On 31 May 2023, the Competition and Markets Authority (CMA) published its updated guidance for the higher education sector. We will be publishing a detailed note of the changes shortly, but in the meantime, there are some key areas that universities, colleges providing higher education, and independent providers of higher education may want to start considering.
How are courses taught?
Perhaps unsurprisingly, given the fall-out from the COVID-19 pandemic and its impact on students, the new iteration of the CMA guidance expects institutions to provide more detail to students about the composition of their course and how it will be delivered, and there is express reference to the need to set out whether contact hours will be delivered in person, online, or through a mix of blended learning.
Institutions should therefore consider the need to review the material information they publish about their courses to ensure that the right balance is struck between providing appropriate information to students and prospective students, whilst retaining some degree of flexibility around methods of delivery.
What about variation clauses and limitations of liability?
The updated guidance also provides more details of the CMA’s expectations around variation clauses. These should be specifically drawn to the attention of students in the offer letter or some form of executive summary and it is not sufficient for them to be added to the “small print”.
Whilst ensuring that any variation clauses are fair, higher education providers should make sure that there is appropriate provision for changes in the pre-contract information provided to students, as otherwise changes are likely to be ineffective unless students expressly agree to them.
This is helpful clarification from the CMA, as guidance published by the OFS during the Covid pandemic could have been read as suggesting that consent was needed even where very clear provision for change had been included in the pre-contract information.
Which students are in scope?
Whereas the last iteration of the guidance expressly emphasised its focus on undergraduate students, the new guidance makes it clear that it will apply to any students who meet the definition of consumer, irrespective of the level or type of study.
The guidance also includes a helpful section on considerations relevant to deferred students. This may reflect the increased volume of deferrals seen during the Covid pandemic and emphasises the importance of students who are considering whether to defer being able to understand how this will affect their rights and entitlements under their contracts with the institution.
The practice of requiring students to sign up to new terms and conditions for each year of enrolment is expressly disapproved of in the guidance.
Limitations of liability
Institutions should also consider carefully any terms limiting liability for breach of contract. The CMA’s new guidance refers to the need to restrict such clauses to problems unavoidably caused by factors beyond the institution‘s control and queries whether industrial action by the institution’s own employees is truly such a factor. The guidance disapproves of clauses that described liability being limited “so far as the law permits” or similar terms, on the basis that such phrases are not easy to understand.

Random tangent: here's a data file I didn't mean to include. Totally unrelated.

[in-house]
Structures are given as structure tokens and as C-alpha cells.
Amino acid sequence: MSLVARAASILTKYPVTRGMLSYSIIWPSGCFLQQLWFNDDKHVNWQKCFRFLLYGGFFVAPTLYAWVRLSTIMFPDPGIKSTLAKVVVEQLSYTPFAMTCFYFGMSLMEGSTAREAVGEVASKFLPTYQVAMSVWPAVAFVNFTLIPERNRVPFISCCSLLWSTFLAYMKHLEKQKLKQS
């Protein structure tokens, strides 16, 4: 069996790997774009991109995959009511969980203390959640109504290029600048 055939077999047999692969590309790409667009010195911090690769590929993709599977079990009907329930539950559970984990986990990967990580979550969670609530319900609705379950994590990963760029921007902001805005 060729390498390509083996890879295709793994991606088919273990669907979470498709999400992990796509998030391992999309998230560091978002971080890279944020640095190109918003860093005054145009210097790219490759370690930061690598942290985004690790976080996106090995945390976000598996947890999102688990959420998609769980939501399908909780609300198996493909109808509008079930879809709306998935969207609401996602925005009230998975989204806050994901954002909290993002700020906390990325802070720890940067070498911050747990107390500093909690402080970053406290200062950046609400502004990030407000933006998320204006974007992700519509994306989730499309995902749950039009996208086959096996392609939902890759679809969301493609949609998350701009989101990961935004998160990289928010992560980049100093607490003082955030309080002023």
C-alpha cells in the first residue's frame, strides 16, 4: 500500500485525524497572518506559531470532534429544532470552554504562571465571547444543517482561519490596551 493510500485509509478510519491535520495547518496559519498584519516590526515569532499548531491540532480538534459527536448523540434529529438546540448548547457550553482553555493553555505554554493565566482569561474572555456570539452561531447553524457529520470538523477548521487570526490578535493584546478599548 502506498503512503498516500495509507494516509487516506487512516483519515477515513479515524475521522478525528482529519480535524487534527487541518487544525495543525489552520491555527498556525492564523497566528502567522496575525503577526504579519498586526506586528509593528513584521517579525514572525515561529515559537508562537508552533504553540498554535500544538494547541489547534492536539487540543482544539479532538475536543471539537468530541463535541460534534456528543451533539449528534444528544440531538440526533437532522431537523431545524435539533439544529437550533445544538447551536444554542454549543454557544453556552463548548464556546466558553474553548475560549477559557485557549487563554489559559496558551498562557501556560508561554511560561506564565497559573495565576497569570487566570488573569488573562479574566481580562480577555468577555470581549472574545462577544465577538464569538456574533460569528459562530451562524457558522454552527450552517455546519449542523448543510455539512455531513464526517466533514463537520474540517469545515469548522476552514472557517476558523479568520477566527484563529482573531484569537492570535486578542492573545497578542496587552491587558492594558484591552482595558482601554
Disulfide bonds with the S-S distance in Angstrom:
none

Managing student debts
There is some additional, more detailed, guidance provided about the appropriateness of sanctions for non-payment of tuition fees and other academic fees. The CMA recognises that institutions need to be able to recover outstanding debts, but does not consider that preventing graduation or progression is an appropriate way to do this for debts that are separate from or ancillary to the core educational service. Ways in which institutions should instead consider managing non-tuition academic debts include:
- Early intervention to support students in financial hardship;
- The use of commercial debt, collection practices;
- Incentives for timely payment; and
- Withholding services of the same type.
The CMA recommends the development of a clearly accessible public policy on student debt, from which students should be able to foresee the consequences or implications of non-payment. The policy needs to be reasonable and fair and action under it relevant and proportionate. For example, unpaid library fees might as a last resort result in library facilities, being withdrawn but the CMA would consider it unreasonable to withhold graduation or progression for outstanding library fines.
What should institutions do next?
As well as re-visiting their terms and conditions, in particular, to ensure that variation clauses and limitations of liability are fair and reasonable, institutions should consider carrying out a review of:
- whether relevant information is published about courses, policies and procedures;
- how accessible such information is; and
- how well it is communicated to students around the time they are considering whether to apply and when they are in receipt of an offer.
In our experience, there is sometimes a lack of clarity in the underlying information about the services, which cannot be corrected by even the fairest and best-drafted terms and conditions and this creates an area of significant legal risk in the context of consumer protection.
We can support you through that process
If you need some guidance or advice with reviewing your terms and conditions then our dedicated team of education solicitors can help – contact us today.
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